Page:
Since a factional battle broke out between Democratic and Republican parties last weekend, the US Senate has failed to pass a disaster relief bill that allocates federal money to recovery projects in all areas of the country recently affected by fires, floods, tropical storms and other natural disasters. The failure to approve this funding has left more than a million Puerto Ricans with drastically-reduced food stamp payments, one year and seven months after Hurricanes Maria and Irma struck the US territory.
The island has faced a severe economic and social crisis for decades, especially after the 2008 recession. However, Hurricane Maria exacerbated the issues by shattering basic infrastructure like the electrical grid, hospitals, homes, highways and schools. An estimated 5,000 individuals died from the direct physical and social impacts of the storm, although the politicians in San Juan and Washington along with their media outlets accepted the ludicrously low initial death count of 64 for months. For many residents, 43.5 percent of whom live below the federal poverty line, daily life can still be a struggle, with power outages, health issues, and difficulty securing a job and education.
The slow progress is a direct result of the insufficient and stalled response of the US government, which has left the fate of the island’s working class to the policies of the ultra-right Trump administration and the bitter conflicts in Congress over scraps they have left for urgent social needs.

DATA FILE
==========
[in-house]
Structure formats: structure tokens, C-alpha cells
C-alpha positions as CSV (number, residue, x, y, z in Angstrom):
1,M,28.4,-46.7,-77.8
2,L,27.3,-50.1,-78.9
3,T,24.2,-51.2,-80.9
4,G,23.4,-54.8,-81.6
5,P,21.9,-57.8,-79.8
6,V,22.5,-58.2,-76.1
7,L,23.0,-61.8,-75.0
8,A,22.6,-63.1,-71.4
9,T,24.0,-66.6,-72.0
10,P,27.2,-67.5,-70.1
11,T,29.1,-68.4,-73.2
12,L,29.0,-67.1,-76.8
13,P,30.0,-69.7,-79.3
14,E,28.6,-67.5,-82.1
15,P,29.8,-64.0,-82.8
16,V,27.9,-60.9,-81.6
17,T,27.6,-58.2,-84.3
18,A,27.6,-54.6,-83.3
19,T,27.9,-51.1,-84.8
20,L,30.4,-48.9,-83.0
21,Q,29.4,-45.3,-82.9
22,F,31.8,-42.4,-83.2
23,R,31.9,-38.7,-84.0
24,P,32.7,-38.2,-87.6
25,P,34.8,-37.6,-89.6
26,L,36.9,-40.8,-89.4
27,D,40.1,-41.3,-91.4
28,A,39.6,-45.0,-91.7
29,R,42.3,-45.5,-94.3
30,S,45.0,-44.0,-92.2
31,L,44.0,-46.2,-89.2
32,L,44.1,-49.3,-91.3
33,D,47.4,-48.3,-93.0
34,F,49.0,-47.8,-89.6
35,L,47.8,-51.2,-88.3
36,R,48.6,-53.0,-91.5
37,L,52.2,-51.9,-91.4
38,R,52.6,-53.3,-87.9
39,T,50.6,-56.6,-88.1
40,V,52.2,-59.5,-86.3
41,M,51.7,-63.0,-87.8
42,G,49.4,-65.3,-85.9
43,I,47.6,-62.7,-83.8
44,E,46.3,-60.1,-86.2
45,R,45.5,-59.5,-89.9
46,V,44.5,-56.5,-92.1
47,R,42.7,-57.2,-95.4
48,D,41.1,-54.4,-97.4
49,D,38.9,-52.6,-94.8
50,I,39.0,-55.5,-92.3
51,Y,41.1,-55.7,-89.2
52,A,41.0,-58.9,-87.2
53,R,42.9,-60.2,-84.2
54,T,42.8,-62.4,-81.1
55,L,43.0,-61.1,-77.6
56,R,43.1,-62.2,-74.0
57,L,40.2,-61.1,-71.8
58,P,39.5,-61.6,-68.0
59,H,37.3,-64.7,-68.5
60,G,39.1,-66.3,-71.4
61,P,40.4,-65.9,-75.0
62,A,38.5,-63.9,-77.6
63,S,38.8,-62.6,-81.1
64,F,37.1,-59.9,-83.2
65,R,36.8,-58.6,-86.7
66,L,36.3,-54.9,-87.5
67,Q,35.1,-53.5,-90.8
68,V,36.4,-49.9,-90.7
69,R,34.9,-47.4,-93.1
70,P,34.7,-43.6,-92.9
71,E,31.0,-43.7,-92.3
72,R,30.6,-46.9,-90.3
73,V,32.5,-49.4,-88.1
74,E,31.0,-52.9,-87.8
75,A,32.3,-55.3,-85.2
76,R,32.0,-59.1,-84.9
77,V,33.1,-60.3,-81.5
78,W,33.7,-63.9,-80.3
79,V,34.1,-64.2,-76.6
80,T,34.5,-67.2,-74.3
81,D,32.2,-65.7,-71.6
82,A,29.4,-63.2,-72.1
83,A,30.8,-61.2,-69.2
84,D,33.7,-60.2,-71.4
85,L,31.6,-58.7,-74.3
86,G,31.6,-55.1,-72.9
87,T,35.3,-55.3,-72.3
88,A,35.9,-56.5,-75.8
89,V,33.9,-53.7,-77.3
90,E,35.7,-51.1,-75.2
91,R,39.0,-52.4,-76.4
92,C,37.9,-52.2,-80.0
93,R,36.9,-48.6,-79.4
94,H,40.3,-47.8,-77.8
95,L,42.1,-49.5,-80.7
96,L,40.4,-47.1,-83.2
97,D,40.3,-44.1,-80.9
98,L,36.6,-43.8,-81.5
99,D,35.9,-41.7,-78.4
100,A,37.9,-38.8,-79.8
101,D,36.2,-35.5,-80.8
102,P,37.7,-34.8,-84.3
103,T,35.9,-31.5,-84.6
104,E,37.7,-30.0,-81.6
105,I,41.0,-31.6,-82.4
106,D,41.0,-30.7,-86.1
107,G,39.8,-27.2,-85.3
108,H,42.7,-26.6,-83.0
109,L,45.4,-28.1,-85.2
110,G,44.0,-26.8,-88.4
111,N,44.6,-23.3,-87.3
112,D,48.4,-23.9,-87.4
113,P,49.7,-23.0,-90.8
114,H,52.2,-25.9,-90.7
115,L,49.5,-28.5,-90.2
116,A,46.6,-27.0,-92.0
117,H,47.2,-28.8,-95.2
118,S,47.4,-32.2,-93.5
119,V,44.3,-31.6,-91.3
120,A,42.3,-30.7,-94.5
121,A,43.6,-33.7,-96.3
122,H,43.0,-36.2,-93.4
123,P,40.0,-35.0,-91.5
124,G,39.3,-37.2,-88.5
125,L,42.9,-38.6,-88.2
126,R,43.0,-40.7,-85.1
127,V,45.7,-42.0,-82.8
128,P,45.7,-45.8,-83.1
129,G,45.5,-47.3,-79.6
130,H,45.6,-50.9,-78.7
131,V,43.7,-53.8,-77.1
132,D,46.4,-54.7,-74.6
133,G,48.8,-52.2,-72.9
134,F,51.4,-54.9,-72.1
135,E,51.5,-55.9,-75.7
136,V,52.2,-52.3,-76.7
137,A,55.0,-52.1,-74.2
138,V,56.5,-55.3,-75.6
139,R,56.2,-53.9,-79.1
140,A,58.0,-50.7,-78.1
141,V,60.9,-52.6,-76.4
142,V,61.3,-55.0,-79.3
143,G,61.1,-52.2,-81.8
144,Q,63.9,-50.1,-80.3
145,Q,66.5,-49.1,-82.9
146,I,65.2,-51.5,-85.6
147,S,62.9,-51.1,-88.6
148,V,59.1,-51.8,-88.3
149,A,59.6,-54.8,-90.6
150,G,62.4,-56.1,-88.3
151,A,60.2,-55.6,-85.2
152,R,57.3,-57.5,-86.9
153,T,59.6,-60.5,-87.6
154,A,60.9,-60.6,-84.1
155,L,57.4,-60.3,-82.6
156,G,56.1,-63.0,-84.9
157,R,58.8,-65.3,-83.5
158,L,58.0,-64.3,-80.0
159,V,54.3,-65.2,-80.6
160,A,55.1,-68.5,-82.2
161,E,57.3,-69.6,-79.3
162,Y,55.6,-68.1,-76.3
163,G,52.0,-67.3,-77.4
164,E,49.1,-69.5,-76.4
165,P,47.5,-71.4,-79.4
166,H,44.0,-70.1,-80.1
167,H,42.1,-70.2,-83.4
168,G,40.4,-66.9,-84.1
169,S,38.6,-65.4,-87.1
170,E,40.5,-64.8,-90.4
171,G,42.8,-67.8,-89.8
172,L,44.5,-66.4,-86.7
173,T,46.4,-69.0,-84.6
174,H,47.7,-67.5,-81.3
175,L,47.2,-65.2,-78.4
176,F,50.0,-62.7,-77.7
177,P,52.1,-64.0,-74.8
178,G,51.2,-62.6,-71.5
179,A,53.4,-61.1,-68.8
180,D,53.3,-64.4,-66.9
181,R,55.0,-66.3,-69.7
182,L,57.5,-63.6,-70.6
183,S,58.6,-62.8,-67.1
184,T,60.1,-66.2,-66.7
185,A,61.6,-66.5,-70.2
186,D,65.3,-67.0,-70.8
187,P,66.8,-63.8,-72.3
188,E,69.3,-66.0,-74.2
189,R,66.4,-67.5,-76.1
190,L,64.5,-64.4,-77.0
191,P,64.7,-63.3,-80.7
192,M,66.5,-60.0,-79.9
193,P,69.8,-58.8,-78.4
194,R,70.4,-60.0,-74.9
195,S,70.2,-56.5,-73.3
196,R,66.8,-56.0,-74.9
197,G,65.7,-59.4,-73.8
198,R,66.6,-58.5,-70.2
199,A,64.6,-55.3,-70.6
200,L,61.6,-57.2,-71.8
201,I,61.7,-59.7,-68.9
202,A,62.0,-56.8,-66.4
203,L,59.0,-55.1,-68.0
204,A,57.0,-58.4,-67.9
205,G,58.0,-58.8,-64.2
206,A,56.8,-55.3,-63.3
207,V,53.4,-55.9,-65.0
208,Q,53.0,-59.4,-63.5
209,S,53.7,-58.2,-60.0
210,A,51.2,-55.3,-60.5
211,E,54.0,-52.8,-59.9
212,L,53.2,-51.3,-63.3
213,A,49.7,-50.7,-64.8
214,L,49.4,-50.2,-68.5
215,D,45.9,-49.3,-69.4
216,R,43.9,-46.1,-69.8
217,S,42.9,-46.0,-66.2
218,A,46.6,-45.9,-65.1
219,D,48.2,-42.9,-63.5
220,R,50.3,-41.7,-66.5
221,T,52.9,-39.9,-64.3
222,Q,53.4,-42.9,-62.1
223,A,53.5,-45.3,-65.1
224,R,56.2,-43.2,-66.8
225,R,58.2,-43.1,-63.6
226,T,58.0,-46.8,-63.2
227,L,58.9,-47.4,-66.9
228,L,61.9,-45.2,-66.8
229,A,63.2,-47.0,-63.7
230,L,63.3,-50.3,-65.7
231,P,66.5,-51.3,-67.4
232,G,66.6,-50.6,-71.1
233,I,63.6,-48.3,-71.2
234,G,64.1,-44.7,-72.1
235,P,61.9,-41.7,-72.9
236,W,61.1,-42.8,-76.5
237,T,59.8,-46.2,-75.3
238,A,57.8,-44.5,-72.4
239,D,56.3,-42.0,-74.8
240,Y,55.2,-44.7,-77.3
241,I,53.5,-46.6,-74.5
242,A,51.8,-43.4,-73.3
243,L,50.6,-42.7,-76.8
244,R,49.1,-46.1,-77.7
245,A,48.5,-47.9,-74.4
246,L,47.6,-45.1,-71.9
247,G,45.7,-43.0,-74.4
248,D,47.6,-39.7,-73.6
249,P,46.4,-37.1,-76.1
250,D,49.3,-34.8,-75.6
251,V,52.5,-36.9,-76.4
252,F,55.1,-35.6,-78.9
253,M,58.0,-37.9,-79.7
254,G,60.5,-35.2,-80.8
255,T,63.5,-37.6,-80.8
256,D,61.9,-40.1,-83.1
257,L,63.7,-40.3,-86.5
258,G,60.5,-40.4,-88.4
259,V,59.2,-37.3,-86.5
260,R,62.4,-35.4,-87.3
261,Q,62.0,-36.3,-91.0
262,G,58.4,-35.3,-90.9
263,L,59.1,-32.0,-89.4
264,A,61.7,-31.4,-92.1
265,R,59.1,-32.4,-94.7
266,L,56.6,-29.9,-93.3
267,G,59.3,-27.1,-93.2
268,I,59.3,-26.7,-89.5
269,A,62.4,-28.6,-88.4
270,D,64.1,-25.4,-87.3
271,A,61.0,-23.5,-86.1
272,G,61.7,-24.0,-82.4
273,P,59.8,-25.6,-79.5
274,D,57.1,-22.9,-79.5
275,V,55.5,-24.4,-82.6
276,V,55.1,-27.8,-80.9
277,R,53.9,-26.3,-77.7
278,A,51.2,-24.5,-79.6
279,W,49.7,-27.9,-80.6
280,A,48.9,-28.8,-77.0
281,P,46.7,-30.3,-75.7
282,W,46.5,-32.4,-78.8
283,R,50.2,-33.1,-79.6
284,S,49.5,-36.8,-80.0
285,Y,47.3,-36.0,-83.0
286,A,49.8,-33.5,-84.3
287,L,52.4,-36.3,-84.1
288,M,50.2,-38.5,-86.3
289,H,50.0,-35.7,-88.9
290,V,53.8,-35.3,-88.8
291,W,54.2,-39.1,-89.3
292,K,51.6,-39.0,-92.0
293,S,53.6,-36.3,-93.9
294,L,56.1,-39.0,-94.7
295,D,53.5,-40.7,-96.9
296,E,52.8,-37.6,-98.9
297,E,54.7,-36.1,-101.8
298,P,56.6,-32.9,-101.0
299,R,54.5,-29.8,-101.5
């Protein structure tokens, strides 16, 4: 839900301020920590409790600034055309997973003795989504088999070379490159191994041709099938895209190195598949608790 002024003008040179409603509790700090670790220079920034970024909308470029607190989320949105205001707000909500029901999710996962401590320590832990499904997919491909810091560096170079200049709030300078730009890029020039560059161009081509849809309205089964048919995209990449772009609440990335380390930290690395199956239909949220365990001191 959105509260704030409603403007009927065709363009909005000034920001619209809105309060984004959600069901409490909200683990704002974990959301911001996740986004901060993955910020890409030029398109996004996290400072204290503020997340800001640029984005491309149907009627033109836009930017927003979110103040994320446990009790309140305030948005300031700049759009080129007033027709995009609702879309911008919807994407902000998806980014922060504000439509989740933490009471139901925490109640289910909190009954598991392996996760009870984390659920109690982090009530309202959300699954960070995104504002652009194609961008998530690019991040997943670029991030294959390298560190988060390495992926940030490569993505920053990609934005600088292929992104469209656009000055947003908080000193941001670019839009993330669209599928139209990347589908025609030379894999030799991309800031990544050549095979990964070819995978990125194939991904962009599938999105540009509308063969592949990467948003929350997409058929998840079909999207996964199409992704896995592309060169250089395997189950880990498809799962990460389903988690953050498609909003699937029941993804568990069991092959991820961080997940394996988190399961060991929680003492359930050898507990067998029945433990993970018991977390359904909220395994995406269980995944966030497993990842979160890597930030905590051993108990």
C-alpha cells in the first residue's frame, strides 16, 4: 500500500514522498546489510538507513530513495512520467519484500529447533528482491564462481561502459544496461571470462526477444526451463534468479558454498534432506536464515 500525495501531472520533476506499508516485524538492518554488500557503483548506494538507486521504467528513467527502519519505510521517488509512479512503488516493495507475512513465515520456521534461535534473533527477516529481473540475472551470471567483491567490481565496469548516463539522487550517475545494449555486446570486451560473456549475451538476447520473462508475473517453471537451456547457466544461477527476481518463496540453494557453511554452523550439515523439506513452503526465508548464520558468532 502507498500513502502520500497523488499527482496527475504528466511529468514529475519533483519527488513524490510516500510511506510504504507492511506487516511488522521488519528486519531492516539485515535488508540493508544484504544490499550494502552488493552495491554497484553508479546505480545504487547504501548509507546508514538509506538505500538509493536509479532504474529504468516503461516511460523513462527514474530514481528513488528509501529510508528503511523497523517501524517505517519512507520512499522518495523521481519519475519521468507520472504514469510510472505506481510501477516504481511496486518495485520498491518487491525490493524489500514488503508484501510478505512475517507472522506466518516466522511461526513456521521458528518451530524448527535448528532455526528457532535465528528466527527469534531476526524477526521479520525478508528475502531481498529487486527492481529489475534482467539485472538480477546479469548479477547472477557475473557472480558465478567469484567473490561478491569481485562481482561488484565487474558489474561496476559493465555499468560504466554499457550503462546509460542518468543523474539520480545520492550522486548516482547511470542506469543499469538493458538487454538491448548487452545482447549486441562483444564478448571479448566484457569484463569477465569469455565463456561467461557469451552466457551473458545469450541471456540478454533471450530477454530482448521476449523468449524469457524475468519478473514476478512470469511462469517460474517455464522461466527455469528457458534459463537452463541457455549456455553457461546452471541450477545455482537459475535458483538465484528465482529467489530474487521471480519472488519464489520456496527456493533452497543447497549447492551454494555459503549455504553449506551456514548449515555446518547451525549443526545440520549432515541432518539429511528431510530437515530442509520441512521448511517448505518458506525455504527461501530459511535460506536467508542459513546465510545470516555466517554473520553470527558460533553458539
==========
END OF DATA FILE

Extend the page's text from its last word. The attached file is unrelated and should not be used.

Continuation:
As a result of the initial dispute over disaster relief that arose when the House passed the first Democratic Party-sponsored bill in January, the Trump administration and Puerto Rican officials slashed funding for food stamp programs, which initially affected 43 percent of recipients but have slowly spread to all recipients.
By early March, benefits fell by as much as 50 percent for the 1.4 million people out of a total 3.4 million residents who receive food stamp benefits, 300,000 of whom signed up after Hurricane Maria. For those affected, that reduction means living off $200 a month instead of $400 a month.
According to data collection by Professor Hector Cordero-Guzman at the City University of New York, 55 percent of those who saw their benefits cut are children, the elderly and the disabled. Further, 42 percent are looking for work, 15 percent are working and another 17 percent cannot work due to school or family-related obligations. Statistics on federal health coverage programs run parallel to food programs, with 1.3 million residents currently covered by Medicaid.
The restoration of food assistance depends on the disaster relief bill currently in the US Senate, which voted down both the Democratic House bill and the Republican Senate bill on Monday, April 1. Each bill proposes over $10 billion in aid to Puerto Rico and additional states that have been devastated by natural disasters over the previous year, including floods throughout the Midwest, California wildfires, Hurricane Florence on the East Coast and Hurricane Michael on the Gulf Coast.
Democrats blocked the Senate Republican version by a 44–49 vote, as it requires a minimum of 60 votes to pass. This version would have allocated a total of $13.5 billion, with $600 million going to Puerto Rico solely for nutritional assistance. Under the bill’s conditions, no funds were assigned for flood protection and energy grid projects, which are essential for the island’s recovery.
Senate Democrats led the opposition to the Republican bill due to insufficient aid assigned to Puerto Rico, while Republicans have defended their proposals through racist condemnations of the US territory as essentially a second-class portion of America.
President Trump has led the right-wing attacks on the island, suggesting in personal statements that it should not receive any aid due to poor mismanagement of resources by the local government. “Puerto Rico got far more money than Texas & Florida combined,” Trump said in a Twitter tirade on Monday, “yet their government can’t do anything right, the place is a mess—nothing works.”